There are some records of vessels being built at Parker’s Cove. The first such record is for the 47 ton schooner Francis which was built in 1860. Other notable vessels include the300 ton tern schooner Granville and the 175 ton brigantine Nellie Pickup. In the 1980s and 1990s an attempt was made to establish a modern ship building enterprise in Parker’s Cove but this effort failed.

Today, Parker’s Cove is still a quiet fishing community. The wharf and waterfront offer spectacular views of the Bay of Fundy. Many of the residents are descendants of those who first chose to live on the Bayshore.

All for now,

Tuesday, May 26, 2009

North Hills Museum in Bloom

Things are fairly busy around the Annapolis Heritage Society these days. We are currently working to get our North Hills Museum and Sinclair Inn Museum sites open for the season. Returning seasonal and student staff are starting back to work and new staff members are being hired. There is always some training and planning for the season that we need to do at this time of year. Additionally, we are working on two new summer exhibits at the O'Dell House Museum. I will give these new exhibits (Summer Bride and 100 Years of Registered Nursing) a bit of profile in the coming weeks.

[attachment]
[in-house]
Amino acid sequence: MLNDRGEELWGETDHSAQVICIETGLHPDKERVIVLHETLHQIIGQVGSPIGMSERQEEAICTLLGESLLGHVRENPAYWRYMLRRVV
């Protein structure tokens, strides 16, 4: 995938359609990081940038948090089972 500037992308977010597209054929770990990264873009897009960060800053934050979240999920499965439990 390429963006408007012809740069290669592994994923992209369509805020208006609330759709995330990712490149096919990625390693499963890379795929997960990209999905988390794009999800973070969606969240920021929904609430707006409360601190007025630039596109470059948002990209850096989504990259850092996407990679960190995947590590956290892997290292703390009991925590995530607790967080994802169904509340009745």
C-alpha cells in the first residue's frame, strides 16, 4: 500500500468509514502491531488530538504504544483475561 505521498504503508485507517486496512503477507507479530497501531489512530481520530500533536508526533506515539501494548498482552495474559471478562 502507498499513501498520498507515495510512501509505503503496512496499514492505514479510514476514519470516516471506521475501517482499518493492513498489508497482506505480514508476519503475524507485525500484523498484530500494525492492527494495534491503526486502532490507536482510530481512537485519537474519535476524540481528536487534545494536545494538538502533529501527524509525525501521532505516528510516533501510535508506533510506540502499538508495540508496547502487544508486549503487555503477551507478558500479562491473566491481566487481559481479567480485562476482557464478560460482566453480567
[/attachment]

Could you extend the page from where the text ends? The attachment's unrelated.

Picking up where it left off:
As I was making my rounds today, I stopped to take a couple of pictures of the trees in bloom at North Hills Museum. Every year I look at the pink cherry tree in bloom and think "I should get some pictures of that tree". Rarely ever have I actually taken the time to get some pictures when I am thinking about it. Unfortunately, by the time I think of getting back to the site to get some pictures the blooms have usually passed their prime. This is also unfortunate for visitors to the museum since the blooms have usually faded by the time the museum opens for the season. This year the the museum opens on June 1 and some of our early visitors may be able to see both the museum and the cherry tree at the same time. The final image in this collection is of a couple of the blooms on the large chesnut tree at the front of the museum.